Rehab Exercises Can Improve Horses’ Postural Stability
Postural stability helps horses (and humans and other species) maintain balance and protect the spinal column. It also allows them to respond to the destabilizing forces that can occur during movement, thus reducing injury risk. For this reason, you would assume that the better a horse’s postural stability, the stronger his spinal muscles. However, until now, no studies had been done proving this connection.

A team from Colorado State University (CSU) recently assessed the relationship between muscle strength and postural sway in rehabbing horses to confirm that certain rehab exercises work. Katherine Ellis, DVM, now an Equine Sports Medicine and Rehabilitation clinician at the University of Georgia, presented their findings at the 2020 American Association of Equine Practitioners’ Convention, held virtually.

The Importance of the Multifidi Muscles

The team focused on the thoracolumbar multifidus muscles that help stabilize the spine. They run adjacent to the vertebrae along the length of the spinal column. Ellis explained that several studies have shown that humans with spinal pathology (damage or disease) have reduced multifidus cross-sectional area (CSA). Disuse of these muscles due to back pain causes them to atrophy (shrink) and can lead to a chronic cycle of pain and muscle dysfunction. As a result, these individuals also experience reduced postural stability and increased postural sway.

“This decreased postural stability has been demonstrated in humans on prolonged rest,” said Ellis. “It’s likely that a similar effect can occur in our equine patients on stall rest following injury or illness.”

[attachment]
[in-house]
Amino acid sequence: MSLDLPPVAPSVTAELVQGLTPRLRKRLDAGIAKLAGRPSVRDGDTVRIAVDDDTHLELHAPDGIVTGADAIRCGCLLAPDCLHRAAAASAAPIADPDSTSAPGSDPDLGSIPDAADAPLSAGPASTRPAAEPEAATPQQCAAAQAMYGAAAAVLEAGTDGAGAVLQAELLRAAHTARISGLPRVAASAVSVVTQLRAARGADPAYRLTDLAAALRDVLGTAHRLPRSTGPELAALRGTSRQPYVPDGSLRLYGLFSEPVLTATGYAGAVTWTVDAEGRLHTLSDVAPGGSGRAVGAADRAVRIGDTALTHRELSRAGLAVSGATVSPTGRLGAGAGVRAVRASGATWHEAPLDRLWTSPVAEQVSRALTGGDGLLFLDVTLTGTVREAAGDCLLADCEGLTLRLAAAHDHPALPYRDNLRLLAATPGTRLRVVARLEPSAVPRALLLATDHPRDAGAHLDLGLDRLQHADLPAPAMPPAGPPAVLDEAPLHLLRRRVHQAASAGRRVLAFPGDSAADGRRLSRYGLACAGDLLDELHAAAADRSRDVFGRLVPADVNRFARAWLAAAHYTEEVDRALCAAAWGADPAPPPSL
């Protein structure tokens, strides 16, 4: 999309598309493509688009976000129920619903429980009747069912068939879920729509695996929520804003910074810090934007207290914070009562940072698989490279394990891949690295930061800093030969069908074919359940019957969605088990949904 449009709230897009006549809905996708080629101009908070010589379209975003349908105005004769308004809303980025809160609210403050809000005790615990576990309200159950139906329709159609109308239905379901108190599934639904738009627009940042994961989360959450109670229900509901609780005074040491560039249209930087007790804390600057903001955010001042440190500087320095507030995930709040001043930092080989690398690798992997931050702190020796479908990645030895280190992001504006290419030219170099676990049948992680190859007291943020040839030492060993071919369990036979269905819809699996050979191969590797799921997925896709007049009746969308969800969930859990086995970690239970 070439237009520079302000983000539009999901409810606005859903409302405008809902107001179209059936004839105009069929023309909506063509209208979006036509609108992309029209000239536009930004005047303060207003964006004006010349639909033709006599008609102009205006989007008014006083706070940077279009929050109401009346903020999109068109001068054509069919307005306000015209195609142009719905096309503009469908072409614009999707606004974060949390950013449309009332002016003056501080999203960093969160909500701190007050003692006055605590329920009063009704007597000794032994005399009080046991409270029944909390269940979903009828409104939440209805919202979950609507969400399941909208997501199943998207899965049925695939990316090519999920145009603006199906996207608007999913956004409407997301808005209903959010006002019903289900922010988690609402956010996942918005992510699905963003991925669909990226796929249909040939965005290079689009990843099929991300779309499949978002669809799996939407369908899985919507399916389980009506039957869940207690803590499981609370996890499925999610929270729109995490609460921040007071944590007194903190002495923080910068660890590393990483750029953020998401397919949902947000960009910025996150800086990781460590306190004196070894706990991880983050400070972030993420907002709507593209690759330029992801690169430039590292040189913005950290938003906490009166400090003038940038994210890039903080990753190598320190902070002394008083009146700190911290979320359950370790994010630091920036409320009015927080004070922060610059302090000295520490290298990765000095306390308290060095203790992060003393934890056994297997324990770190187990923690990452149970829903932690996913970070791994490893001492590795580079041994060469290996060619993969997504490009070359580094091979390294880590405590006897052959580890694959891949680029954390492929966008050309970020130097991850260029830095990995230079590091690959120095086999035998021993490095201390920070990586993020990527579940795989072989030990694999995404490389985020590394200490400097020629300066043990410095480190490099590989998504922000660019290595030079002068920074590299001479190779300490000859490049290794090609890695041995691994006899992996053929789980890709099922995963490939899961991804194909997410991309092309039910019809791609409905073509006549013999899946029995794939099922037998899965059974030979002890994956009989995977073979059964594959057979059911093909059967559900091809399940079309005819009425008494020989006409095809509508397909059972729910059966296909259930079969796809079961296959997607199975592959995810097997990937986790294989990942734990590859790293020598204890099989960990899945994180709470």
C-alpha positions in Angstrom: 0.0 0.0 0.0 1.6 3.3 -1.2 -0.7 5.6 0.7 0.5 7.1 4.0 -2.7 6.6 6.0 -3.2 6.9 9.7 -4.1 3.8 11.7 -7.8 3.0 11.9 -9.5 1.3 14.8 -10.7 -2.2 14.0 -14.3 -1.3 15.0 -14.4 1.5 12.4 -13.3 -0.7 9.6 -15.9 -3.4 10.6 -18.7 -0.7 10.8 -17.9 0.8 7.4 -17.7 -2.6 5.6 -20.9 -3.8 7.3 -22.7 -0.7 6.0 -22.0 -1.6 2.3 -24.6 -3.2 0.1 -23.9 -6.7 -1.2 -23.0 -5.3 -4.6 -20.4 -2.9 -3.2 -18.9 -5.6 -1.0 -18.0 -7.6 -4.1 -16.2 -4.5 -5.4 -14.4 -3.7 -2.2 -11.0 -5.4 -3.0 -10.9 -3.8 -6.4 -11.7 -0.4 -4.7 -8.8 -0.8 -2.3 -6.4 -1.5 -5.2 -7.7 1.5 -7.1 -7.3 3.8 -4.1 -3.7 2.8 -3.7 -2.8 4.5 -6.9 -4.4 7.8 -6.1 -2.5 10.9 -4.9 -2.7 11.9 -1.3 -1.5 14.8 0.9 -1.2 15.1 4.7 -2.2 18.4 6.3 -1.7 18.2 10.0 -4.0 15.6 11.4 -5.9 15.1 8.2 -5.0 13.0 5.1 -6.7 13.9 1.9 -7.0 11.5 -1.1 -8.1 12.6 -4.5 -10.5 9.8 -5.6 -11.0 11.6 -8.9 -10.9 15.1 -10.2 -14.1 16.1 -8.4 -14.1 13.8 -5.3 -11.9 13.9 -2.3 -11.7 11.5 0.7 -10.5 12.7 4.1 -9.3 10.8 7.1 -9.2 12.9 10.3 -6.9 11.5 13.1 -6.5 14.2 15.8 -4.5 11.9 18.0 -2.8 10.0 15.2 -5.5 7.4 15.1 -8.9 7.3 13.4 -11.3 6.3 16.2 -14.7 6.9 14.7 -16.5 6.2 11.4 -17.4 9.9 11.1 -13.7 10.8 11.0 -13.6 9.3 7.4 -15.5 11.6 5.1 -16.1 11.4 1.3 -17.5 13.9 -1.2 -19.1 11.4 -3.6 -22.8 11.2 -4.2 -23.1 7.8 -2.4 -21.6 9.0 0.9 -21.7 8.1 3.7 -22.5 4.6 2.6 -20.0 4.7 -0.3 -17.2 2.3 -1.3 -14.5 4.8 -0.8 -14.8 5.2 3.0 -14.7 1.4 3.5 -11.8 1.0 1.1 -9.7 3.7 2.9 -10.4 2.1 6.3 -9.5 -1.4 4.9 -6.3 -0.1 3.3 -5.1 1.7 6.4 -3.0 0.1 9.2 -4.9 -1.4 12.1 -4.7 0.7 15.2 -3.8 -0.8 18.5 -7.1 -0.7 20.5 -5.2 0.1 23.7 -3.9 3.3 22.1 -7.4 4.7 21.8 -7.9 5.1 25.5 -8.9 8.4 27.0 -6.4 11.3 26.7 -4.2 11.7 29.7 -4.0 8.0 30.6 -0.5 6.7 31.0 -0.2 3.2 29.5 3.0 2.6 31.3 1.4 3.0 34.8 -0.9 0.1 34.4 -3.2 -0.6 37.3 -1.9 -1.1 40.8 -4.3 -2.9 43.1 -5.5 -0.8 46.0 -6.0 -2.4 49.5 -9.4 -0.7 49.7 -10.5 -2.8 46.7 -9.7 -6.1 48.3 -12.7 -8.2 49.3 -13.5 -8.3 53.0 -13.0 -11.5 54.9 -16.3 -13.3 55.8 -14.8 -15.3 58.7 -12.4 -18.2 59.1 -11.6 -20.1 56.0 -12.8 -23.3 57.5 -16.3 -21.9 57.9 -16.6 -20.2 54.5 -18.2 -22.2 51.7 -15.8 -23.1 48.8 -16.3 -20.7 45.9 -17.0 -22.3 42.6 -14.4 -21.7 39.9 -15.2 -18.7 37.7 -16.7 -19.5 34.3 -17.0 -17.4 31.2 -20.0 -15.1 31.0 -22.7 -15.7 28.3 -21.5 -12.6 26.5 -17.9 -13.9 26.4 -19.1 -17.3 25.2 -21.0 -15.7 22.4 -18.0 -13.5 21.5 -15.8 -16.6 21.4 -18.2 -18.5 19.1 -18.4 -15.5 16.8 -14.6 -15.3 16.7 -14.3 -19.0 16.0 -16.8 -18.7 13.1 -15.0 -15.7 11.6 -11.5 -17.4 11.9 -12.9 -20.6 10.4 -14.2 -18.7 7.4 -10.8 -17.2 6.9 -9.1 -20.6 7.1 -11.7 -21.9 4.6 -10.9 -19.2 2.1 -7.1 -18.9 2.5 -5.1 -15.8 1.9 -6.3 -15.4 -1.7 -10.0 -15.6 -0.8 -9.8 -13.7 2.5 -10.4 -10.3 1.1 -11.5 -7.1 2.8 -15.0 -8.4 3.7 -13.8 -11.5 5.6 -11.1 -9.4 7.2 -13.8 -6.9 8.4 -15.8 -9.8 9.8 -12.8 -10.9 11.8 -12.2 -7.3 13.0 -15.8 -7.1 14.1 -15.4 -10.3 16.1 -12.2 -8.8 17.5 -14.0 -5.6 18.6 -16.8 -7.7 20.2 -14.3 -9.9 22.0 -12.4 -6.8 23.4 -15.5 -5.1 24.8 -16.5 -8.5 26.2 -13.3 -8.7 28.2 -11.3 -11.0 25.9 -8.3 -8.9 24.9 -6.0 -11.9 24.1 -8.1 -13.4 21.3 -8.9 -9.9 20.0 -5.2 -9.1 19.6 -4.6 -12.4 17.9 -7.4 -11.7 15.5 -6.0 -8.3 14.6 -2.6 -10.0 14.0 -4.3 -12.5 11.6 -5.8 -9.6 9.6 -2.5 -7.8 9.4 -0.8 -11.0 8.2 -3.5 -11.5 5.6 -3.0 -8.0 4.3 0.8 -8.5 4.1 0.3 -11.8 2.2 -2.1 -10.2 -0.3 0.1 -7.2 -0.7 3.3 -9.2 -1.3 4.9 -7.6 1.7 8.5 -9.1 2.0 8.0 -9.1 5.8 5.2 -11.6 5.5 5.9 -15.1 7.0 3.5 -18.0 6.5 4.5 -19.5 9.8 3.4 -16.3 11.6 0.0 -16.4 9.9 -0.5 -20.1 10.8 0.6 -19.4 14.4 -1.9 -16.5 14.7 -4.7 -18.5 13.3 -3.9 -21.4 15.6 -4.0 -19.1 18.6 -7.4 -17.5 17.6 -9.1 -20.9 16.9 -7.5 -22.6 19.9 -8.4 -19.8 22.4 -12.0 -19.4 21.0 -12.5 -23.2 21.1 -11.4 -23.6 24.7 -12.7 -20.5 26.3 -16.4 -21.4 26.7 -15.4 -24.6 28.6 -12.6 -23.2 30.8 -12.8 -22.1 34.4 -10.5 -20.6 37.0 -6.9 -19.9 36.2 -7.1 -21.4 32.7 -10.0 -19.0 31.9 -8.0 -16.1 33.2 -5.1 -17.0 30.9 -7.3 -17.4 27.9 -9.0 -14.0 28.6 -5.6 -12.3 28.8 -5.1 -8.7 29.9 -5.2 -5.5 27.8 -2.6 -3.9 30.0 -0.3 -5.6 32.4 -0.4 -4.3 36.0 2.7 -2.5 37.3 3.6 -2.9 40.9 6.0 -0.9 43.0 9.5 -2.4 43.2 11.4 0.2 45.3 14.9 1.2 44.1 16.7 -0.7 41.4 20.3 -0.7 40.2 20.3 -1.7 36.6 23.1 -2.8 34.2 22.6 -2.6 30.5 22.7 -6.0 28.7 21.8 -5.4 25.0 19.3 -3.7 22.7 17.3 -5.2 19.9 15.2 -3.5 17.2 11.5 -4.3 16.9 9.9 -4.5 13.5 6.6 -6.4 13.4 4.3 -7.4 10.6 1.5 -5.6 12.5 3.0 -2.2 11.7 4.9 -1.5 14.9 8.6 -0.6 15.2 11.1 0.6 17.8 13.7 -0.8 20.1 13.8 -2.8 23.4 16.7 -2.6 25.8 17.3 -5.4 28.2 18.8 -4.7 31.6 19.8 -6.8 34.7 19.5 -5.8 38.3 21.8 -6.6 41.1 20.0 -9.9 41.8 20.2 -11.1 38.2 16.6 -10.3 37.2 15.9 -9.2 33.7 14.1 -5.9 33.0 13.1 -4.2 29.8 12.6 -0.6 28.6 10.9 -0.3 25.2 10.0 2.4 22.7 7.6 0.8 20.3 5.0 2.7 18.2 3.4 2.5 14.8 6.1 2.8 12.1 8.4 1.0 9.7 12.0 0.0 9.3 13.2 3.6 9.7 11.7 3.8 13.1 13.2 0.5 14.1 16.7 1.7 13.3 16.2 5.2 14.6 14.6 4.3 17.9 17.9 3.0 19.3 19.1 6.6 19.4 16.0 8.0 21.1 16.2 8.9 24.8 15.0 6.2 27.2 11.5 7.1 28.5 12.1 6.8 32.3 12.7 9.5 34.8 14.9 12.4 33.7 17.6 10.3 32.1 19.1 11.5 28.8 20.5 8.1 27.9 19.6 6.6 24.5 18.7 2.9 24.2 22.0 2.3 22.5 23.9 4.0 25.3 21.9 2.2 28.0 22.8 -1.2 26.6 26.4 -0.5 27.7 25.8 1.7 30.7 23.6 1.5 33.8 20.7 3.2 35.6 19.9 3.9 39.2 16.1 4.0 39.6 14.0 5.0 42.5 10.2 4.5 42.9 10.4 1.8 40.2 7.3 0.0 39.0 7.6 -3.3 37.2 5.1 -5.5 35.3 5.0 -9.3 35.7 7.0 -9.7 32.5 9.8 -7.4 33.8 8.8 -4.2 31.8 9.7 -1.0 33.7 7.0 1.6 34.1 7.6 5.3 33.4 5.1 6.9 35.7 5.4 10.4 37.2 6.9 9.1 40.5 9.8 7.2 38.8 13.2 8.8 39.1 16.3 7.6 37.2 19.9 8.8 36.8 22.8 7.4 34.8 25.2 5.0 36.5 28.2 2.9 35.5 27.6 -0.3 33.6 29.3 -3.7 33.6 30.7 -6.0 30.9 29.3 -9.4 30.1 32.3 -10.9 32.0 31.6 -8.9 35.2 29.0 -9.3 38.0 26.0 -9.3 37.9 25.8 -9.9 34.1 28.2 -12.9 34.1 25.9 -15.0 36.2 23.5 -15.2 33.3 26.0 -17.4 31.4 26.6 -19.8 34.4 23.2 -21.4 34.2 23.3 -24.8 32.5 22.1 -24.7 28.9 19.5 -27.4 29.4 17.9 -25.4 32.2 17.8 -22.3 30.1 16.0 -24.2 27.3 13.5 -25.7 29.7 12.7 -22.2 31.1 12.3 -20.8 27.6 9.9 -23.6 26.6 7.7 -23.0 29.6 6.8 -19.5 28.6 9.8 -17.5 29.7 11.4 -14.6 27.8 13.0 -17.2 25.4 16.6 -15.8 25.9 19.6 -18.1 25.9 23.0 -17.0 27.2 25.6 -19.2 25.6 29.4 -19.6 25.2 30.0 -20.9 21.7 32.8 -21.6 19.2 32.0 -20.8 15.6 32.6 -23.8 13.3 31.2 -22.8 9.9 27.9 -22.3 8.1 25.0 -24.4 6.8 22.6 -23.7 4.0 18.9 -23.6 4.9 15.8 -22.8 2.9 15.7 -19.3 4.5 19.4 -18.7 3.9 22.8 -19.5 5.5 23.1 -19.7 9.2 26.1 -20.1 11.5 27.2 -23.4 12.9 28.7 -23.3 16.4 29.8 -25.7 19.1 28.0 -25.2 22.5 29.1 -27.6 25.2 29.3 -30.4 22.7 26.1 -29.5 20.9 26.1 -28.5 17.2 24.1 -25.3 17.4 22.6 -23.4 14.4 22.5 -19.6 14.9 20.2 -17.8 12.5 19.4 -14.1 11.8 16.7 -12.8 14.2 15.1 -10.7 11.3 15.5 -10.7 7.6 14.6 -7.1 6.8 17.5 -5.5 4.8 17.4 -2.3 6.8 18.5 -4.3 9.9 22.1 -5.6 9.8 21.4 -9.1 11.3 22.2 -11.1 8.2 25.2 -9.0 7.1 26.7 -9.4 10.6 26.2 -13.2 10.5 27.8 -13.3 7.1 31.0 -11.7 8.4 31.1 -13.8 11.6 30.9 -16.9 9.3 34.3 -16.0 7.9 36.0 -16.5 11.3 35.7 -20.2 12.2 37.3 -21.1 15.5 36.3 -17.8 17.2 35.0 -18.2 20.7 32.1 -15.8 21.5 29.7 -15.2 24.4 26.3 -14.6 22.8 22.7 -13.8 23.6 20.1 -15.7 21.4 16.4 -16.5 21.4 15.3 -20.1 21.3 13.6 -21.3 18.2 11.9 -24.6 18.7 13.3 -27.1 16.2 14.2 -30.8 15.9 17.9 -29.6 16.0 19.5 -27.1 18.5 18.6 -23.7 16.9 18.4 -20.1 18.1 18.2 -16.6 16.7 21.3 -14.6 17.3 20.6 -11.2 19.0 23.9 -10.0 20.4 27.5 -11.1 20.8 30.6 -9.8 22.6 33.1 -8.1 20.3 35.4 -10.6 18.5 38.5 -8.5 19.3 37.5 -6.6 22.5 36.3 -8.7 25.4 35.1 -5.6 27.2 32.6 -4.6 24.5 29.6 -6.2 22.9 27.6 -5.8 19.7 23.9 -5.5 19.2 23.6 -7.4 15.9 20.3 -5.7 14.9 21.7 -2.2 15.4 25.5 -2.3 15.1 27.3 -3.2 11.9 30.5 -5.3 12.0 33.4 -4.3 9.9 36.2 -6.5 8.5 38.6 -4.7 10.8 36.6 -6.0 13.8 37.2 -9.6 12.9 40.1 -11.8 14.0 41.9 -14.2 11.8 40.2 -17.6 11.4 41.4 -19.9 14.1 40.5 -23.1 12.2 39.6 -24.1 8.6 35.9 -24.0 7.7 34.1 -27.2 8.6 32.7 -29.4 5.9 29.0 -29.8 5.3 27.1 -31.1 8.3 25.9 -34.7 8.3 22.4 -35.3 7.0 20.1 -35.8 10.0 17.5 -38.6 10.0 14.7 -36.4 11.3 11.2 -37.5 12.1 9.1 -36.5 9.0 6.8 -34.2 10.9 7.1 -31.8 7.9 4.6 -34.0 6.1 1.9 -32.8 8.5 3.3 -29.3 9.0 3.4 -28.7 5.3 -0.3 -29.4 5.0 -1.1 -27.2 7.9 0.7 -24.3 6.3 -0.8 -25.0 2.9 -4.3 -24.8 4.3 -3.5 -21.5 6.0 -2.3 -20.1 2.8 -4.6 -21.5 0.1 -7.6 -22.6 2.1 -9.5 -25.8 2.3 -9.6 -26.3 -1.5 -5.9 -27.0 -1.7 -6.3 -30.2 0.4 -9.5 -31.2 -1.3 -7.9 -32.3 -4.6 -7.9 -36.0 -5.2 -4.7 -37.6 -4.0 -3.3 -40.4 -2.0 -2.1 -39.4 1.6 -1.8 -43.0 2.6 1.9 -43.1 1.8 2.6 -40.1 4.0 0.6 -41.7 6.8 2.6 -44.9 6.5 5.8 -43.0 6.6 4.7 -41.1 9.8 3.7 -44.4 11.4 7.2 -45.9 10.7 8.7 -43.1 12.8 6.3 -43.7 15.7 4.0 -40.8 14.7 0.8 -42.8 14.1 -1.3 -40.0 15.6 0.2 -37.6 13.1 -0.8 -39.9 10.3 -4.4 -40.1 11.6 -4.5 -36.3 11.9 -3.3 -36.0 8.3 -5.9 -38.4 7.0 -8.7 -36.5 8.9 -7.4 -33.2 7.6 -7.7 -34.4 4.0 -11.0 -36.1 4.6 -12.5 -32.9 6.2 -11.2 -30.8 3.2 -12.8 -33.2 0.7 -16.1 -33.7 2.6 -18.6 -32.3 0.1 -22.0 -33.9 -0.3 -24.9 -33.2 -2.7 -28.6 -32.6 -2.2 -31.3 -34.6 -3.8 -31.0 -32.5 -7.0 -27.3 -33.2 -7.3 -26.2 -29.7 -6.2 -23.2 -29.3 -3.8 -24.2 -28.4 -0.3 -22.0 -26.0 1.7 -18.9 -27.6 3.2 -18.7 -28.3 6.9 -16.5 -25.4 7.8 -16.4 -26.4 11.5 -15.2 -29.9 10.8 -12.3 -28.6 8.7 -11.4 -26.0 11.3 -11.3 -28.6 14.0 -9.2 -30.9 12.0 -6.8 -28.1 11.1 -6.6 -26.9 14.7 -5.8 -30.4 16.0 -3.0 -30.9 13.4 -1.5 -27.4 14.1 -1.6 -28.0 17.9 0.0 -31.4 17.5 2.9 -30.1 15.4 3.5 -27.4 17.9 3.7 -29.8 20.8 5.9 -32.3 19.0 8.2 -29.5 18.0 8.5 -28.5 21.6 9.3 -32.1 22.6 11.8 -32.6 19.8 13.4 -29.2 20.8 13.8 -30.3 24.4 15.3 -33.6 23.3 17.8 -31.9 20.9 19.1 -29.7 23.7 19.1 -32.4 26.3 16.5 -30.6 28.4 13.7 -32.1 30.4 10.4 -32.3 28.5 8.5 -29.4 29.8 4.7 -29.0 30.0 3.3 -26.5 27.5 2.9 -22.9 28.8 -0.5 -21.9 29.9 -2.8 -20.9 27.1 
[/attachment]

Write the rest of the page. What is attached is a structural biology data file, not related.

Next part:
Asking rehabbing horses to perform exercises that strengthen these muscles should, theoretically, help them return to work and avoid reinjury.

The Study

In their investigation Ellis and her colleagues sought to determine whether a positive correlation exists between thoracolumbar multifidus muscle CSA and postural stability improvements in lame horses undergoing rehabilitation exercises.

They recruited seven client-owned horses enrolled in CSU’s rehabilitation program, where they’d be doing regular core-strengthening exercises using resistance band systems, balance pads, and dynamic mobilization. The researchers performed an ultrasound exam on each horse to measure thoracolumbar multifidus muscle CSA and collected postural sway data via force platforms, with and without proprioceptive balance pads, at the beginning and end of the 12-week study.

Ellis said they noted a significant increase in CSA from the initial to final evaluation on both lame and nonlame sides of horses. She said they saw a moderate to strong negative correlation between CSA and postural sway variables.

“That means that as multifidus CSA increased, the normalized center of pressure area and velocity decreased (essentially, they maintained their stance better and wobbled or swayed less), indicating that as CSA increases, so does postural stability,” she explained. “This study demonstrates that significant multifidus hypertrophy (enlargement) and improvement in postural stability occurs in response to individualized rehabilitation programs involving a series of dynamic mobilization and core strengthening exercises. A rehabilitation program that includes core strengthening can help improve spinal muscle characteristics and postural stability.”